Lainie Cooke’s Voices

September 26, 2010 § 1 Comment

29 Cornelia St. interviews the inimitable Lainie Cooke via e-mail:

When did you first appear at the Cornelia Street Cafe? How did you land there then, and what brought you back this time?

I had been to the Café a few times to see and hear my friend Jess Korman perform.  When I released “Here’s to Life” in 2003 I spoke to Robin about singing there. Fortunately, for me, he agreed.  I love the Café and its commitment to all kinds of artistic endeavors.  I am very pleased to be part of the “family” and will sing there every chance I get.

How did you get into doing work on commercials?

When I came to New York from Minneapolis, where I was born and raised, I wasn’t particularly clear on whether I wanted to do musical comedy or be a nightclub performer.  I began to have a little success with the club part and realized that being on the road was not my idea of the good life. I was given the opportunity to do a “demo” both the jingle and the voice over a commercial and realized there were other options.  I was working days at the offices of Floyd Peterson who did radio commercials for movies. I began to put together a demo of spots I did there – lots of one lines, giggles, sighs, and screams – I developed great skill screaming – seriously – but I digress.  I put together a demo and got an agent and found that I could earn a living using my voice without leaving town.  In fact leaving town meant you were not available to work – so leaving was definitely a bad idea.  I was newly married and wanted to be in New York. This was heaven. I began my career as a voice over actor…and have been very grateful ever since for the work and the community to which I belong. The work as a VO sort of fed the work I was able to do as a jazz singer.  For years the singing took somewhat of a back seat.  Today it is in the forefront where I always hoped it would be.

What sort of direction do they tend to give voiceover folks?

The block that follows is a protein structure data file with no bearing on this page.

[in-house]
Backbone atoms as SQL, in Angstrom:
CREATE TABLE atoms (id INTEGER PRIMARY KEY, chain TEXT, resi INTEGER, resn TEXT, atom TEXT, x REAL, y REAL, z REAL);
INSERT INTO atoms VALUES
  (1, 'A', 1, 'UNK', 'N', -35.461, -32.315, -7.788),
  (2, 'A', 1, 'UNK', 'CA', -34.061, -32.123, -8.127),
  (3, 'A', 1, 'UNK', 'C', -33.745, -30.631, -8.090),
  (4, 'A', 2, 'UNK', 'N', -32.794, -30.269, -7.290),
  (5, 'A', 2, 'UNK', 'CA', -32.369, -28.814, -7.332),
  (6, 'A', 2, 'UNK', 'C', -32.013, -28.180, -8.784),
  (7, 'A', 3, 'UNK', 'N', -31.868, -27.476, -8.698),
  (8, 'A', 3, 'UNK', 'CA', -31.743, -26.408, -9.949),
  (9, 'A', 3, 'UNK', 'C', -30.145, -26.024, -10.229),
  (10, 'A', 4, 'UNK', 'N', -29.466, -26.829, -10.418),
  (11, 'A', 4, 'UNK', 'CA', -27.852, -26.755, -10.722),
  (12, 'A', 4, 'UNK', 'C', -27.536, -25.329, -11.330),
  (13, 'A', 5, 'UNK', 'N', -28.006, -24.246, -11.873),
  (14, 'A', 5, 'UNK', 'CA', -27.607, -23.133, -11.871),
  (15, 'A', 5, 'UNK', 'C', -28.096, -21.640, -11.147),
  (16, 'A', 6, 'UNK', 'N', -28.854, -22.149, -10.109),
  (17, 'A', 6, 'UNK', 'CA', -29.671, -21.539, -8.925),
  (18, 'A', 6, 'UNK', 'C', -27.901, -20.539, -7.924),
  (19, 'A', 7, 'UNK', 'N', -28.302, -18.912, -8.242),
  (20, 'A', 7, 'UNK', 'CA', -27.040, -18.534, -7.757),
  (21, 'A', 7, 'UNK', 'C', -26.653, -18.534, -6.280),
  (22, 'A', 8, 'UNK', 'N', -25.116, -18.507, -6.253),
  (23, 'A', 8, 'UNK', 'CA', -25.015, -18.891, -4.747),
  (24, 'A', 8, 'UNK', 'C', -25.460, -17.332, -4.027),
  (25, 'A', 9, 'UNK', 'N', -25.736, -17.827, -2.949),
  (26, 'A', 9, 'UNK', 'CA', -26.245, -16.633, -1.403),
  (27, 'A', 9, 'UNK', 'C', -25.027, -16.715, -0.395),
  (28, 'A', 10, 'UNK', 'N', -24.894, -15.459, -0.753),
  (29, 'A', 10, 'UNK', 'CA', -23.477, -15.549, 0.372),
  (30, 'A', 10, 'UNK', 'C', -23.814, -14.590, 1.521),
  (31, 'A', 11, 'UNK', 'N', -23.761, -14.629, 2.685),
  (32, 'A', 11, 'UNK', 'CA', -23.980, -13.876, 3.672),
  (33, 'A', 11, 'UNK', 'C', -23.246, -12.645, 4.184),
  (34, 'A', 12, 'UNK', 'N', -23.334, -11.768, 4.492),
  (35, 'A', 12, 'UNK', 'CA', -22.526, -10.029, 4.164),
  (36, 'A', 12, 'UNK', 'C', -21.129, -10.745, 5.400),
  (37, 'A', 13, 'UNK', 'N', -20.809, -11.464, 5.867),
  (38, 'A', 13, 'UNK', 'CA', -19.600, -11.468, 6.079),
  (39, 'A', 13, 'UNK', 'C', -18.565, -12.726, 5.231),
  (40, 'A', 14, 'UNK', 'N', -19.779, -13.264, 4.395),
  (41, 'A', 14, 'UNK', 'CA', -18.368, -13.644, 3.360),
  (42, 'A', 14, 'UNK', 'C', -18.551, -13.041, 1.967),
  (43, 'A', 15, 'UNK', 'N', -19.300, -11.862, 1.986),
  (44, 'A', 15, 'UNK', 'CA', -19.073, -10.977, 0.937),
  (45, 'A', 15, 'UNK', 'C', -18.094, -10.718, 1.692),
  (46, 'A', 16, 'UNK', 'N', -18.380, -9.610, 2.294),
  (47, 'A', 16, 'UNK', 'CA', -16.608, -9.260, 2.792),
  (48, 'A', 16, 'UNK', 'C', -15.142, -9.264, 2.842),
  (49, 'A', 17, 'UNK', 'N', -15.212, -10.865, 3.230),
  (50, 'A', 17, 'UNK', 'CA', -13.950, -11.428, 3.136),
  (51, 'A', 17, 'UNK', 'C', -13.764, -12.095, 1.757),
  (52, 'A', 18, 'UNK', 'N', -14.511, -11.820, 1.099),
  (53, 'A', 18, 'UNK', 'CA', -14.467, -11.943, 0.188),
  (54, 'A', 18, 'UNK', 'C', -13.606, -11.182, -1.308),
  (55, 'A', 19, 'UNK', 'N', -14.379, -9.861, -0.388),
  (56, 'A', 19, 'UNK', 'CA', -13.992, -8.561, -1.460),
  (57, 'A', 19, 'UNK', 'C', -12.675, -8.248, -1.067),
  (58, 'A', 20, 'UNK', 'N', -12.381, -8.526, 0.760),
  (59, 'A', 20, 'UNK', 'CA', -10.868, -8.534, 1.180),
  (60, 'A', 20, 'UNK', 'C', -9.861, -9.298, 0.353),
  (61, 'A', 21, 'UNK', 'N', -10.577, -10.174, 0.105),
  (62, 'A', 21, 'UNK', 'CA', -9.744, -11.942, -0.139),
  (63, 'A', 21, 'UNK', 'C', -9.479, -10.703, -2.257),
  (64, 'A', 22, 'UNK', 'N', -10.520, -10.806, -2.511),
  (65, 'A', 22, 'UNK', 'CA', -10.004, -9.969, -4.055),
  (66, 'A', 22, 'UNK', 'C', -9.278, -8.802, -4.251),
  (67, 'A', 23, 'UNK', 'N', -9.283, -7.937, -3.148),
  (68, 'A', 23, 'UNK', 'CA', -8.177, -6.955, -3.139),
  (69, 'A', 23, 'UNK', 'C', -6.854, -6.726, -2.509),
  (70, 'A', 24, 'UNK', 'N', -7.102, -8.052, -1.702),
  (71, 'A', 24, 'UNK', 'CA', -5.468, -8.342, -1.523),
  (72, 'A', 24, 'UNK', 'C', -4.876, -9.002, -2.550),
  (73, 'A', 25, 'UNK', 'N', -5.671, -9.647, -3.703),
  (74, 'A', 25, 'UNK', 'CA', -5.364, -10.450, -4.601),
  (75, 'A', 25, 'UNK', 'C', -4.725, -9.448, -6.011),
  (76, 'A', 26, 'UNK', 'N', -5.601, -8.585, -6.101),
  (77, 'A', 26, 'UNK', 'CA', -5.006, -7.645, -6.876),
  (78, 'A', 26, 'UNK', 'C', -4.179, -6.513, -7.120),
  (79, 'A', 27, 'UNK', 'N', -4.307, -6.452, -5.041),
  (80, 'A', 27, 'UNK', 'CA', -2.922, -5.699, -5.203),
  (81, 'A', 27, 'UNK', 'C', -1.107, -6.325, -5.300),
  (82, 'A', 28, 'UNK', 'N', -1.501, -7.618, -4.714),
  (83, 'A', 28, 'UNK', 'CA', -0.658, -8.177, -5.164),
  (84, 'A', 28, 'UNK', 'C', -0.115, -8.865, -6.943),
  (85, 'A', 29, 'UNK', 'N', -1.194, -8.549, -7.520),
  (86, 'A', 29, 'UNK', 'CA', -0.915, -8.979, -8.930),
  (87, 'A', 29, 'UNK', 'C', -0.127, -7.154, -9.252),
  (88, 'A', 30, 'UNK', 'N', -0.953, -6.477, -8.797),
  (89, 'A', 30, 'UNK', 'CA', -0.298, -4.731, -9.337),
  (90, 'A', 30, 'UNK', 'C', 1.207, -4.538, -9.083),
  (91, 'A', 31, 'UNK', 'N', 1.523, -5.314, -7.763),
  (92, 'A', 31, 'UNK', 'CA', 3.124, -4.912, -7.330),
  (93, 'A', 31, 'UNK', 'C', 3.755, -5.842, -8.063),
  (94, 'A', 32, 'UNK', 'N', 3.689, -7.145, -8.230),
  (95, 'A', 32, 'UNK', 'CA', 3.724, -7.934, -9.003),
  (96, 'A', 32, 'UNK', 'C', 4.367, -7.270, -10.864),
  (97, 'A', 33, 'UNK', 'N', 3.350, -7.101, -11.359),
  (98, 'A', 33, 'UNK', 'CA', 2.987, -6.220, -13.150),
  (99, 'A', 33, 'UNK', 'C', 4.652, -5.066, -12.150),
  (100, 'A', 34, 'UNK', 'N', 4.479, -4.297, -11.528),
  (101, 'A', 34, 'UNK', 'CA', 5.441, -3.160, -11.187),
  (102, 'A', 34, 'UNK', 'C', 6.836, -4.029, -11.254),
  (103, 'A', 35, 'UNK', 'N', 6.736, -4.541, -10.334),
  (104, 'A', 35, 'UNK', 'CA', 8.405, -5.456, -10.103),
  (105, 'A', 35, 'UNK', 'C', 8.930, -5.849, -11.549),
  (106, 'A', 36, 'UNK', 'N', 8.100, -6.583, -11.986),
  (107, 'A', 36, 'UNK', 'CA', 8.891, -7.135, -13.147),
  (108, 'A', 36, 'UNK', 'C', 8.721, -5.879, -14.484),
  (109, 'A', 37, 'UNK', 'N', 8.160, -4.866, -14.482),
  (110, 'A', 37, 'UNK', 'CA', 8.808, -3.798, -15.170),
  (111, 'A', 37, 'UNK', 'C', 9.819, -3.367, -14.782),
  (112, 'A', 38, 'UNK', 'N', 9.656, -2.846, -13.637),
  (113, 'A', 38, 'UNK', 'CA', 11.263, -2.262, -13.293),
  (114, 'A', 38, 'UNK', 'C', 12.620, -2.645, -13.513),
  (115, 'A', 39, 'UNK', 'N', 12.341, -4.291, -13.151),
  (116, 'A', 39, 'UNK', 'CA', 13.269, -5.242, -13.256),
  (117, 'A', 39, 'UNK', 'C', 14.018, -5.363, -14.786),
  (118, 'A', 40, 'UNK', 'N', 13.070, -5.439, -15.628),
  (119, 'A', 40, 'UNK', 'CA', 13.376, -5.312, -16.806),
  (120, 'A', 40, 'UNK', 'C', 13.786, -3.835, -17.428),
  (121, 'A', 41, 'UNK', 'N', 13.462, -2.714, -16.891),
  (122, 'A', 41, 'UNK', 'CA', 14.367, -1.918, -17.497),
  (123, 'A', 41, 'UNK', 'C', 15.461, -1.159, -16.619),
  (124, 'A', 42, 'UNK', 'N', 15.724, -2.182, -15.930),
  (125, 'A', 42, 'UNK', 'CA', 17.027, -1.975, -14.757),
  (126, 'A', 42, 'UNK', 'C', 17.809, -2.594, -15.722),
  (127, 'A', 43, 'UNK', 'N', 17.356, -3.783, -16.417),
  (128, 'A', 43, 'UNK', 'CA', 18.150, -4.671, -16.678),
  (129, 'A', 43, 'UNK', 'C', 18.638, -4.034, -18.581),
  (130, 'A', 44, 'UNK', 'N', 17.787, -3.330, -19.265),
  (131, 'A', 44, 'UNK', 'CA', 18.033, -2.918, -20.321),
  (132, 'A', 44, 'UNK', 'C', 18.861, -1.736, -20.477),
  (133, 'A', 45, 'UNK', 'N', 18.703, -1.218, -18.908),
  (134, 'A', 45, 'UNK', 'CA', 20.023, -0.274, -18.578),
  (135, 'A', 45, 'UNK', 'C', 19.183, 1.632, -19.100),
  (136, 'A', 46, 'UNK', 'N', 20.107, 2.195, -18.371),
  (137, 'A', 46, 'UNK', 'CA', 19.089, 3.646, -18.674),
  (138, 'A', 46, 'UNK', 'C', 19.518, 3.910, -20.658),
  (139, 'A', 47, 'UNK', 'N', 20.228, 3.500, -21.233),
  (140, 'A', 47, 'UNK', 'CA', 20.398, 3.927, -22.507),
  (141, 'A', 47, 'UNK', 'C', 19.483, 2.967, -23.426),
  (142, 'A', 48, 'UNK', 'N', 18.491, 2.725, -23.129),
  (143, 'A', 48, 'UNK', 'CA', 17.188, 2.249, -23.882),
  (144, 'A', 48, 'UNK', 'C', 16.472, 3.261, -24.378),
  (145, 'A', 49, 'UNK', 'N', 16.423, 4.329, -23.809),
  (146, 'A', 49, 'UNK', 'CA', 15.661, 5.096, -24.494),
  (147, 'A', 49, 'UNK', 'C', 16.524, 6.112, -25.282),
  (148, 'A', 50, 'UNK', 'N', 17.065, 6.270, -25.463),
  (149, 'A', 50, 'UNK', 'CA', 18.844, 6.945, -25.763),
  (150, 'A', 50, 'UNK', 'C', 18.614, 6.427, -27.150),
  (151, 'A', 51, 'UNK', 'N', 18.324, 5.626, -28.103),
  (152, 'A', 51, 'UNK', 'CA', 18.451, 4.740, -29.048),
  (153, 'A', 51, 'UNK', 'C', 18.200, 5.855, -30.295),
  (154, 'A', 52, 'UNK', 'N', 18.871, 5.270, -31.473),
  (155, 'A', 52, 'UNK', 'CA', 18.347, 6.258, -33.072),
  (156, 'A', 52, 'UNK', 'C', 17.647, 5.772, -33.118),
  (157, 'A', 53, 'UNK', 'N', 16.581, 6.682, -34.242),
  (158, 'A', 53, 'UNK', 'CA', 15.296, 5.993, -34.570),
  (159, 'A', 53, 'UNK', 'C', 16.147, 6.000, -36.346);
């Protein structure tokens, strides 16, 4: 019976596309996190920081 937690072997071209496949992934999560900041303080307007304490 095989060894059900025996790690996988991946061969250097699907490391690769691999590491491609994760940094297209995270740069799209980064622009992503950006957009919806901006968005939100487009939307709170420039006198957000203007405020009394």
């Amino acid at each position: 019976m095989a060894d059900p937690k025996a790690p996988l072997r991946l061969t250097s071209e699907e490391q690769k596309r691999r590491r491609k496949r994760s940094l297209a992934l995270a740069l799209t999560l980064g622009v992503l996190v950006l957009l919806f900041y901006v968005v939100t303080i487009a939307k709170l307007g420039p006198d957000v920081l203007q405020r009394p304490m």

Direction given to voice over actors usually runs along the line of – “Could you make that warmer, could you make it edgier, could you take out the smile, could you make it flatter, could you make it funnier, could you make it faster?”  You’ve got thirty seconds to make their commercial work and nobody tells you how to do that during a session.  It is results-oriented and you better know how to do your job or you won’t be back.

Do you have a favorite (or most dismal) commercial job that comes to mind?

I have loved almost every session I have done.  Seriously.  I love the work and that makes all the difference, I think.  Perhaps my all time favorite was the session for Jean Nate – many years ago.  Favorite because it was a great learning experience with a good producer/director who helped pull out a performance that surprised even me.  There have been many other good times – especially when you get to work with other actors and experience the give and take of conversation.  Talking to someone is easier when someone is actually there – but even a solo job means you have to talk to someone.

There’s a great blurb on the Cafe website now that says of you “this lady can sing just about anything.” What’s your favorite kind of material to perform? Genre, specific songs, whathaveyou…

That was a very flattering review, wasn’t it?  I’d like to think there is some truth in it.

My favorite material is definitely a song that has a story – or contains an idea I can build a story around in my own mind.  I was first trained as an actor.  I started singing as a child but the first instrument that was trained was that actor instrument.  I learned how to use my voice as a singer after that. But I loved the music before I knew what it meant. As a child my mother would tell me that I was “too young” to sing certain songs.  That I didn’t know what they meant.  It was a lesson that stuck.  I need to know what a lyric means to me to sing it.

As for the music – I just sing the songs I love – blues, ballads, bossas, bebop, tangos, slow or fast. If it speaks to me….I want to sing it. I want to touch you with it.  I want you to hear it and think about what it means to you.

Lainie appears with Tedd Firth, Martin Wind and Matt Wilson on Tuesday, September 28th at 830pm. 212/989-9319 for reservations.

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